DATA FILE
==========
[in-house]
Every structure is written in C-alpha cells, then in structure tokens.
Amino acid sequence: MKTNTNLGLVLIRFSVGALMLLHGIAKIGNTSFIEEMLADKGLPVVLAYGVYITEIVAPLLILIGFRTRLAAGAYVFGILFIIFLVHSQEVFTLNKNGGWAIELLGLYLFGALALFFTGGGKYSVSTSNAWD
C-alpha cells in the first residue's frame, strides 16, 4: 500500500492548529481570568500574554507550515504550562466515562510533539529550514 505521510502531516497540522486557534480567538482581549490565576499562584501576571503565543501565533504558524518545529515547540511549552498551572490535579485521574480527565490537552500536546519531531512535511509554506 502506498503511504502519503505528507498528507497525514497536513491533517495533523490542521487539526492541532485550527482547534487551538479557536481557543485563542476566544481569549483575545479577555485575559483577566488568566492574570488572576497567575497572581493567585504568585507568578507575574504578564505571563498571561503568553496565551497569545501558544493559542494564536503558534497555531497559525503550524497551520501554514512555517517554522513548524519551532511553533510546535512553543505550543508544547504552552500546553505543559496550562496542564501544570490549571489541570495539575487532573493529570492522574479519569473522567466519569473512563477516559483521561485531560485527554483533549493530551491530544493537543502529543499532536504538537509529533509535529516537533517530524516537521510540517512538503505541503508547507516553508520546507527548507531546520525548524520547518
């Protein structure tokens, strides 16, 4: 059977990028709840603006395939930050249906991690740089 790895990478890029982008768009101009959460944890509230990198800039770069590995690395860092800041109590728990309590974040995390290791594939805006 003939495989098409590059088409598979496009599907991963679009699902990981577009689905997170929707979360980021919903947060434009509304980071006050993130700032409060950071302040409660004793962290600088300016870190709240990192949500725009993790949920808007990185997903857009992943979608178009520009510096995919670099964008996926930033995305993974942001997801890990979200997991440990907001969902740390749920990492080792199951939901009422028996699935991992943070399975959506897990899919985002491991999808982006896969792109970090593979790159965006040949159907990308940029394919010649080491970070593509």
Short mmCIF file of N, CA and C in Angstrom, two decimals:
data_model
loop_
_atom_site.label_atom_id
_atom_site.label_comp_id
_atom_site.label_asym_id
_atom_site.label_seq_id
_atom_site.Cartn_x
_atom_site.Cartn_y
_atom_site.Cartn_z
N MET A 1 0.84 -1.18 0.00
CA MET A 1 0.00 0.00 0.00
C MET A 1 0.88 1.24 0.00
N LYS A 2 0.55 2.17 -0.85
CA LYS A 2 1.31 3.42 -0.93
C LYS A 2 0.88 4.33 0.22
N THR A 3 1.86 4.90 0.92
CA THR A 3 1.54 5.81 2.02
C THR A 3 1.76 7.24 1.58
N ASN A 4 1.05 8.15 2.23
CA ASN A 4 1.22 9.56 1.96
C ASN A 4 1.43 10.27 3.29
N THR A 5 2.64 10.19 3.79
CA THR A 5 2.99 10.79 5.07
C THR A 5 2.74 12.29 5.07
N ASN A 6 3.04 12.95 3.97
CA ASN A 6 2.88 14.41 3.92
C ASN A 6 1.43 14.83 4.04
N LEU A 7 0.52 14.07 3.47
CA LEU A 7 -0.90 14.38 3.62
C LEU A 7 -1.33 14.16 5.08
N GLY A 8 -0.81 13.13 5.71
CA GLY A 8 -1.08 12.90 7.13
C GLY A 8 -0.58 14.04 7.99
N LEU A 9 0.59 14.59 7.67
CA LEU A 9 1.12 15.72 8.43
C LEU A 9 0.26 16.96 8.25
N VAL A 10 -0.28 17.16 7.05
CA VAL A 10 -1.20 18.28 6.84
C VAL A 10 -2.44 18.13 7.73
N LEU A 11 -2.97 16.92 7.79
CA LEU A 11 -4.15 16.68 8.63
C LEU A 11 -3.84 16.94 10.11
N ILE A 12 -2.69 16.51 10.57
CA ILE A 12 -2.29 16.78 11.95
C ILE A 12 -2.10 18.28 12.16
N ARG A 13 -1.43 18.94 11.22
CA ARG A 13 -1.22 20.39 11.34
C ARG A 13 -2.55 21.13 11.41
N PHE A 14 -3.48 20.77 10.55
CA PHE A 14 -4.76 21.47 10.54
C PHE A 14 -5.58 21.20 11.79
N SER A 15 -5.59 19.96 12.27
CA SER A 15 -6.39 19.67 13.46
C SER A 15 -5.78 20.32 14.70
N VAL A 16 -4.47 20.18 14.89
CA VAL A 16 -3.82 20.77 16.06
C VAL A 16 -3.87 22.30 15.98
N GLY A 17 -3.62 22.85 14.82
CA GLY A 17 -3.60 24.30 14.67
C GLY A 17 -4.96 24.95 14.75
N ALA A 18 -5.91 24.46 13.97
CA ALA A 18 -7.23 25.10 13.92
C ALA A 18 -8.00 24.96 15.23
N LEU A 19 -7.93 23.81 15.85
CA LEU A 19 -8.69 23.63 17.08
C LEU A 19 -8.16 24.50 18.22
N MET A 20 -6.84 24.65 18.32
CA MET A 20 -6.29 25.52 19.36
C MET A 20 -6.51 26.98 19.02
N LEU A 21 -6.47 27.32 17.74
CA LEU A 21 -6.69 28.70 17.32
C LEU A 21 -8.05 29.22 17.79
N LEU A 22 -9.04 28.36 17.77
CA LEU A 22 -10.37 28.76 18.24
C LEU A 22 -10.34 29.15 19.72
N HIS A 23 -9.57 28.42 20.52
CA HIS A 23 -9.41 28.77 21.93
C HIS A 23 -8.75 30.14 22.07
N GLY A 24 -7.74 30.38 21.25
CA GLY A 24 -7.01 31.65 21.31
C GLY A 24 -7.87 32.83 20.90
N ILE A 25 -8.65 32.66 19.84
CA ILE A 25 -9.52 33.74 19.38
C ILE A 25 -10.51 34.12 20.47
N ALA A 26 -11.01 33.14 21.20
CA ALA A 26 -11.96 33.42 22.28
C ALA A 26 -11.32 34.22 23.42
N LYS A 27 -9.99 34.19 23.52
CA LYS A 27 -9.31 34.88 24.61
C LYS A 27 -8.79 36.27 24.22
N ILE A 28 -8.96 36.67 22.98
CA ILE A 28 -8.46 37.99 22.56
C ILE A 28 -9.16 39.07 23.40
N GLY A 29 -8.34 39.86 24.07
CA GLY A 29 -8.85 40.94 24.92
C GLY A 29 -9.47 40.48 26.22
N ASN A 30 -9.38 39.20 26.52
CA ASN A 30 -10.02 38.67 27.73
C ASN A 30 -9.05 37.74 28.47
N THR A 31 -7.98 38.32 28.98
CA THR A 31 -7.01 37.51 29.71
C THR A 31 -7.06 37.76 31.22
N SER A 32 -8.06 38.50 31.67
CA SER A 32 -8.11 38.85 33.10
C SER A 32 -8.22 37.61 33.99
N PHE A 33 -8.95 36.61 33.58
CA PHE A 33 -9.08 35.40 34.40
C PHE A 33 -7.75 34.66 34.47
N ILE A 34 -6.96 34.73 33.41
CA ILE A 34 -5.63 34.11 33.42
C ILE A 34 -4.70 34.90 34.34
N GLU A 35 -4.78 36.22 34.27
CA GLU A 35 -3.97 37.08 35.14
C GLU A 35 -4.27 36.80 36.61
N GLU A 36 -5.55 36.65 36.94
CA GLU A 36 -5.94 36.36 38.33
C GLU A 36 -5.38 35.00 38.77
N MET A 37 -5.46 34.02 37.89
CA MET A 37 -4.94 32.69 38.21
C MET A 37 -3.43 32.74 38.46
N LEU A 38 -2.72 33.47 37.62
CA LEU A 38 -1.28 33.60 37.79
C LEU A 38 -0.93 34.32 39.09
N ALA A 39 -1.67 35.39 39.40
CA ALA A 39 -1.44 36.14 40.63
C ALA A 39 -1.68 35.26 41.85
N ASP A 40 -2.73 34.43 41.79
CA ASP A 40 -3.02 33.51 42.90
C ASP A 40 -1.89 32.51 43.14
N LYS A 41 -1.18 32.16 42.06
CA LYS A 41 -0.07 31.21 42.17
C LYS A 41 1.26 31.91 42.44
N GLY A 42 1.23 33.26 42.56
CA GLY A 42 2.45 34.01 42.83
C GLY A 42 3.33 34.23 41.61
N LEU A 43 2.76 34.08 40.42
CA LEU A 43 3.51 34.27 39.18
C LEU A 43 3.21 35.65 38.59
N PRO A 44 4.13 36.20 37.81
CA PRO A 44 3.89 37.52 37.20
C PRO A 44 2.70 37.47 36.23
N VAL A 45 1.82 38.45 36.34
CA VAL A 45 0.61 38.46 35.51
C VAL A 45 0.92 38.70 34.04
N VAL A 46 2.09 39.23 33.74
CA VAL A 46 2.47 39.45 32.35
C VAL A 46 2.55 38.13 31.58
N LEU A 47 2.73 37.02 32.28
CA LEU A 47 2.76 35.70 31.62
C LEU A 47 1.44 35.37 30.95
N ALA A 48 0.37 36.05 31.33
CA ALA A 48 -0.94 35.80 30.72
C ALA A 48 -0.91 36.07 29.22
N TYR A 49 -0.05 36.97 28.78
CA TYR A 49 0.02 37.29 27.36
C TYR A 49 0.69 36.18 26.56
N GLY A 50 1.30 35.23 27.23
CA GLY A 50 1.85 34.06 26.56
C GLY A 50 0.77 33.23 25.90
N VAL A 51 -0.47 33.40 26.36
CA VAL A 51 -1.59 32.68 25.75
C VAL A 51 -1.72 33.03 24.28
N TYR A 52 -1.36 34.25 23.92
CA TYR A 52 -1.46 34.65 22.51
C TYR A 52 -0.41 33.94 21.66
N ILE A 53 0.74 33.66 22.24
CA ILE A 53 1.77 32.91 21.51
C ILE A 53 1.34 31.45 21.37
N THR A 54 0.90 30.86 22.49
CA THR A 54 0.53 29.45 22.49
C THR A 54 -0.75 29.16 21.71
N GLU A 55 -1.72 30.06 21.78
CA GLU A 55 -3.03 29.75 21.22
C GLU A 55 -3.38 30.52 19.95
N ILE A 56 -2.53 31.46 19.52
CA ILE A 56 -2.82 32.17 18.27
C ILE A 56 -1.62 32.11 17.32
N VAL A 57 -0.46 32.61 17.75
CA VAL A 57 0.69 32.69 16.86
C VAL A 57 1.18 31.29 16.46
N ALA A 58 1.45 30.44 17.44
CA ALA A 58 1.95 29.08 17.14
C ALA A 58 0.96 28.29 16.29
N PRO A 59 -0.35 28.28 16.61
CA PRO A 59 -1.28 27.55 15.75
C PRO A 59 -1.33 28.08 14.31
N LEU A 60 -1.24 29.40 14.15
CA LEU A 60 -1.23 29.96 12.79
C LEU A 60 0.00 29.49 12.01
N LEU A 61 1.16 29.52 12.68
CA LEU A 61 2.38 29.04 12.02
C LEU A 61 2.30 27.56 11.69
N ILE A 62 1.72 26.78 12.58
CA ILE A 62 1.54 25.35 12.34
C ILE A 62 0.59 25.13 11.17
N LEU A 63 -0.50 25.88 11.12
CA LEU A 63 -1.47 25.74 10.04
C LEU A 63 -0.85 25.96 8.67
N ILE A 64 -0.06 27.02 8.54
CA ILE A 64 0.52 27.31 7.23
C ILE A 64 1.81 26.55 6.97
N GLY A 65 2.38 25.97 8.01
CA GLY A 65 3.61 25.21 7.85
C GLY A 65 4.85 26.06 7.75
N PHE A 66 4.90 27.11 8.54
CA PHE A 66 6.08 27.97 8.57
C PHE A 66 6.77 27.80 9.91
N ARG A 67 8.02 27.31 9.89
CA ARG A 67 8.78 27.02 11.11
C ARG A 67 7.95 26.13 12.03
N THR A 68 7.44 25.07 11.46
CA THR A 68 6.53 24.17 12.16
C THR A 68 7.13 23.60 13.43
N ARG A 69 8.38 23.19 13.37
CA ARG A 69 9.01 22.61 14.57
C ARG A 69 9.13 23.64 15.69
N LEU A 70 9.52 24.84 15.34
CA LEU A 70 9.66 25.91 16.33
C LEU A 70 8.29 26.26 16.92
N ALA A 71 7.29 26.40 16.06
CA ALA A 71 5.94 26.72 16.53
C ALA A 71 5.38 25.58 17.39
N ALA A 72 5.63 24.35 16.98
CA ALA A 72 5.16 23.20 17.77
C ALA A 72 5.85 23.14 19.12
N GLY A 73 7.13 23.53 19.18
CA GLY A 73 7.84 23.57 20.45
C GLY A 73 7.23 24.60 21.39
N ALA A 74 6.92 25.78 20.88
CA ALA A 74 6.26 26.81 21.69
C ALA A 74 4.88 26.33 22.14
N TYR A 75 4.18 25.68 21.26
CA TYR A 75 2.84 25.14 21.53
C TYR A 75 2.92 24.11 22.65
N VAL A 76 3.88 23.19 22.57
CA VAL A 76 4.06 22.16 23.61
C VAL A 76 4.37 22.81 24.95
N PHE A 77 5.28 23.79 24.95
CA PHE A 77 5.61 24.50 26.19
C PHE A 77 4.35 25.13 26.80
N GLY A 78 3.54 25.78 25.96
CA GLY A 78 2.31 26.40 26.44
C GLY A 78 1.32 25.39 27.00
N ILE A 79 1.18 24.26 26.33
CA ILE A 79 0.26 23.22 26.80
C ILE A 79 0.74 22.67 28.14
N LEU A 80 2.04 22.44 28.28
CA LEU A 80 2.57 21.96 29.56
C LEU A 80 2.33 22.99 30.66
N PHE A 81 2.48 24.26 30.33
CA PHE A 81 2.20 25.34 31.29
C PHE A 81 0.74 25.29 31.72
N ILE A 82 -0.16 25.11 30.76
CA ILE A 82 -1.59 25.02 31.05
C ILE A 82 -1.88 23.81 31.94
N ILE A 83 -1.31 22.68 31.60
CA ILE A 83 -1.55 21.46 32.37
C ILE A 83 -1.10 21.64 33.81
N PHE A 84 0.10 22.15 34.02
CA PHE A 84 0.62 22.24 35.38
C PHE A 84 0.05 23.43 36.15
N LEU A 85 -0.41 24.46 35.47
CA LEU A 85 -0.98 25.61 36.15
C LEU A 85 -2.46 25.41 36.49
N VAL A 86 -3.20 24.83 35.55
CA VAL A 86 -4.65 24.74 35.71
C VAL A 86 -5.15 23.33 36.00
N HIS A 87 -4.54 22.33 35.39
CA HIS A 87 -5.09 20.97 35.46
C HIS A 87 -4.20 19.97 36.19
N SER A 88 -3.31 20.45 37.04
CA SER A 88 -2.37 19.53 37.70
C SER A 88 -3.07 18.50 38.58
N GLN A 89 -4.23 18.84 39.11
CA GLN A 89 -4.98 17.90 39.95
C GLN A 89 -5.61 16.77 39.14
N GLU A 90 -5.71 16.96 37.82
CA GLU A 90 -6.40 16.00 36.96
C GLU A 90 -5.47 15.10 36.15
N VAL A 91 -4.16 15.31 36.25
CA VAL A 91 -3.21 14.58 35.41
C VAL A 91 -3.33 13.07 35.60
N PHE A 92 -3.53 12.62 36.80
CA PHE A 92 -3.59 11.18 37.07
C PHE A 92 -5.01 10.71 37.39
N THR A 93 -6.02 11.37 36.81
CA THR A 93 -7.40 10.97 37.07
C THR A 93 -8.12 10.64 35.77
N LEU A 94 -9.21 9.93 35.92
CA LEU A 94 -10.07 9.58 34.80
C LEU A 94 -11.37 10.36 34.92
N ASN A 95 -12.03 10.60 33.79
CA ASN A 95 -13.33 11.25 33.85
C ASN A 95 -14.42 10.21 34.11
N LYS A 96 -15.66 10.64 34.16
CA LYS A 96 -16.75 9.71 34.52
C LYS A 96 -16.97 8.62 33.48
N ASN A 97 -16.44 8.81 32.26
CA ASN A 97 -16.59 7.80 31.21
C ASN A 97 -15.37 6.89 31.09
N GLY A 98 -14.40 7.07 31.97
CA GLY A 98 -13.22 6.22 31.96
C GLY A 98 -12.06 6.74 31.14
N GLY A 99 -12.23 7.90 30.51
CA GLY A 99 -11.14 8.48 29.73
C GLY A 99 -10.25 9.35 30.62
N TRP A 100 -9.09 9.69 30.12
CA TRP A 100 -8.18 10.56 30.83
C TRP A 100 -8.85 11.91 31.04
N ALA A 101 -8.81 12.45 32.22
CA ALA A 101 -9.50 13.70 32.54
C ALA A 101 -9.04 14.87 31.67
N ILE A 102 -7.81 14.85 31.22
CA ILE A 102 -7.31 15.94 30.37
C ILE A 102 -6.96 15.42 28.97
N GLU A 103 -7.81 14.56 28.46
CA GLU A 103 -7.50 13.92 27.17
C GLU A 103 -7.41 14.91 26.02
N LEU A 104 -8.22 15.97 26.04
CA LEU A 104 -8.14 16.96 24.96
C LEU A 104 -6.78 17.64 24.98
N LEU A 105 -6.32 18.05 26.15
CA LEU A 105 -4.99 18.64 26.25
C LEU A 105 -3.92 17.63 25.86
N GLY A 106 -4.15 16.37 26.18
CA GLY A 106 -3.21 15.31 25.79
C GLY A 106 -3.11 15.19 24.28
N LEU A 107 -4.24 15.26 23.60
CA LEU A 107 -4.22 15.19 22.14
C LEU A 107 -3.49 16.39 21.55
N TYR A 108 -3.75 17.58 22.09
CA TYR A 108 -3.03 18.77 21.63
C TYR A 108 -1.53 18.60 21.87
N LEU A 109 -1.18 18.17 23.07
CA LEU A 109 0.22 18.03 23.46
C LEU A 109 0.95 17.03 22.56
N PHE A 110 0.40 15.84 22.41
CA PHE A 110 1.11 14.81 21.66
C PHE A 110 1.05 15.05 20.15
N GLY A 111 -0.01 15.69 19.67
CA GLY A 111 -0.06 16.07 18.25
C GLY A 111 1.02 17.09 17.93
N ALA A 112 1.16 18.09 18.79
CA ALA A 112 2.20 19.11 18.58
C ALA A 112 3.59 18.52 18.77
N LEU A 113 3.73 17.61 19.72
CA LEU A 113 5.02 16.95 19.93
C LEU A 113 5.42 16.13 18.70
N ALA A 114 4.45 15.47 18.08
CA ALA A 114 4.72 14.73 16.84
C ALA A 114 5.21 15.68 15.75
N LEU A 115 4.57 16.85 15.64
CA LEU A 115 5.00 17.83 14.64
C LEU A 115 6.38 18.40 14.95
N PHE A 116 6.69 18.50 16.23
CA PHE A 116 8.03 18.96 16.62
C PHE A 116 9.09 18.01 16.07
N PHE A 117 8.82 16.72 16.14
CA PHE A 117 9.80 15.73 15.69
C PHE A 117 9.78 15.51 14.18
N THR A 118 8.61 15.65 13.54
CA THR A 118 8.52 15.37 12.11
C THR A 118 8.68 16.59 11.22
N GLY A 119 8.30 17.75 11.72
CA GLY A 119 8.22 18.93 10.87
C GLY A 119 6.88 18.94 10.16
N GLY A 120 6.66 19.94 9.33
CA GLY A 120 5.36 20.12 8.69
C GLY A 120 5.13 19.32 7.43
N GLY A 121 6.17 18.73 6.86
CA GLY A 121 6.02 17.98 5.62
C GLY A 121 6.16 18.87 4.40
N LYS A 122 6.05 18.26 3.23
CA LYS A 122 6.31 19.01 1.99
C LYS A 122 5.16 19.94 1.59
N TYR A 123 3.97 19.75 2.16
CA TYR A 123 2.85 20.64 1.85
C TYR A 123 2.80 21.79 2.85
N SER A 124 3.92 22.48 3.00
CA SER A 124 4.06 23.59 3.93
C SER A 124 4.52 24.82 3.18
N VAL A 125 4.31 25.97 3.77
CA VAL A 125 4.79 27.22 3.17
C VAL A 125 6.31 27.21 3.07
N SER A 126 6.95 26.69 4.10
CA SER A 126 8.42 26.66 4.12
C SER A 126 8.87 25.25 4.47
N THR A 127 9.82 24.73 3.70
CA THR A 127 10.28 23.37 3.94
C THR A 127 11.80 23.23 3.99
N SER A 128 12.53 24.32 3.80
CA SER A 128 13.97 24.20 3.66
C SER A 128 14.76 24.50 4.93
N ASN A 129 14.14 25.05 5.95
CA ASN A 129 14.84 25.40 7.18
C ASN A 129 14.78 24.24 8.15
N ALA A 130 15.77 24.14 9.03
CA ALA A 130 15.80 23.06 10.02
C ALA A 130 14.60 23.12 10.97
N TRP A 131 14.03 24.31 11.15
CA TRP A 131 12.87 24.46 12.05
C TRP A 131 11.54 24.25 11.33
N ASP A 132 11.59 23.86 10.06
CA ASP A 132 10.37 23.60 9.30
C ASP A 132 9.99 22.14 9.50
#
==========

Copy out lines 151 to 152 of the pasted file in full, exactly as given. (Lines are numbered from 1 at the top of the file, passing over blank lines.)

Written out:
N VAL A 46 2.09 39.23 33.74
CA VAL A 46 2.47 39.45 32.35